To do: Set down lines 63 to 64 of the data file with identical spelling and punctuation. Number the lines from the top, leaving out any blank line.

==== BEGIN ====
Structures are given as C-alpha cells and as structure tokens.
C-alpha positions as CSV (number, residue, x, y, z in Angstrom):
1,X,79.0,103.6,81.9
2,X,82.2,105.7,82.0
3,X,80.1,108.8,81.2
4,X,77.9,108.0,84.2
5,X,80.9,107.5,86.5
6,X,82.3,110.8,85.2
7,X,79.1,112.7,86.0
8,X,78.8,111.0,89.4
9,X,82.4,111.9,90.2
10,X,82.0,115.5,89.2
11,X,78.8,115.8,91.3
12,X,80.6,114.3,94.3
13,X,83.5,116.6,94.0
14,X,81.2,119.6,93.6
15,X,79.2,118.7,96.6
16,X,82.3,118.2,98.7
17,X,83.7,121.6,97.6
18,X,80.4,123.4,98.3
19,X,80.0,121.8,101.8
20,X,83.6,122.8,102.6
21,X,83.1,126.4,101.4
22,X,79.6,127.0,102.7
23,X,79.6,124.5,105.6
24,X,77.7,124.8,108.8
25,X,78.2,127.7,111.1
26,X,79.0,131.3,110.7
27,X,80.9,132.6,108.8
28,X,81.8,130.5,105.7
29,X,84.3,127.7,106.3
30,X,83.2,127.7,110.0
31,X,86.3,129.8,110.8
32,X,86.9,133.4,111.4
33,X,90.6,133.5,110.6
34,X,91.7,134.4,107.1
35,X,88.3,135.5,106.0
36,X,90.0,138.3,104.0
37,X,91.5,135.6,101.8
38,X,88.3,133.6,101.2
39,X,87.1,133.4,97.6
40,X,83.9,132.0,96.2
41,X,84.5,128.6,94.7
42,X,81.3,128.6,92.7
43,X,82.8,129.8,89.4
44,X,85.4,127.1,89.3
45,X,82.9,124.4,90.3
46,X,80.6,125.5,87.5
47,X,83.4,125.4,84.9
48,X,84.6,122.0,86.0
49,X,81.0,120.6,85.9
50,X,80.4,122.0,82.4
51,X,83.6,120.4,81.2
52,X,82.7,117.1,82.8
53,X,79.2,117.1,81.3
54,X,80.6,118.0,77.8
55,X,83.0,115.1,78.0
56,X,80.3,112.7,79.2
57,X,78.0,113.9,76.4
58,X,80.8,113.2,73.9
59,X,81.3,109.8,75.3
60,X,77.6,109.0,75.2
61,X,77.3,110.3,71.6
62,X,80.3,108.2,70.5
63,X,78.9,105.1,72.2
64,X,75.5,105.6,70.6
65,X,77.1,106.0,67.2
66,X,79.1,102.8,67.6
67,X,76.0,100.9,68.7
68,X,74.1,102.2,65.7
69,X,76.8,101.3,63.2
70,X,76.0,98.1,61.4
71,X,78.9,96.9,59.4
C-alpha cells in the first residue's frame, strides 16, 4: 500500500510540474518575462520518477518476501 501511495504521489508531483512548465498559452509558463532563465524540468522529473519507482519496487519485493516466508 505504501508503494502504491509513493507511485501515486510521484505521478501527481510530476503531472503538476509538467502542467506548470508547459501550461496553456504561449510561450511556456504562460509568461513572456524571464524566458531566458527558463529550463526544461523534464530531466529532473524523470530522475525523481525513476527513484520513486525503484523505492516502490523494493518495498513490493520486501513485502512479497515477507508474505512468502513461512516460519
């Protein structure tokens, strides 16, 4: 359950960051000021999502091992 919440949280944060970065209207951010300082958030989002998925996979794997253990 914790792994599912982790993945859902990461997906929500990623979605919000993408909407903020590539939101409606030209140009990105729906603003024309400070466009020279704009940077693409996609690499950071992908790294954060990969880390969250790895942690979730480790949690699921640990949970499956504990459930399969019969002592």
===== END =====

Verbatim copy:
61,X,77.3,110.3,71.6
62,X,80.3,108.2,70.5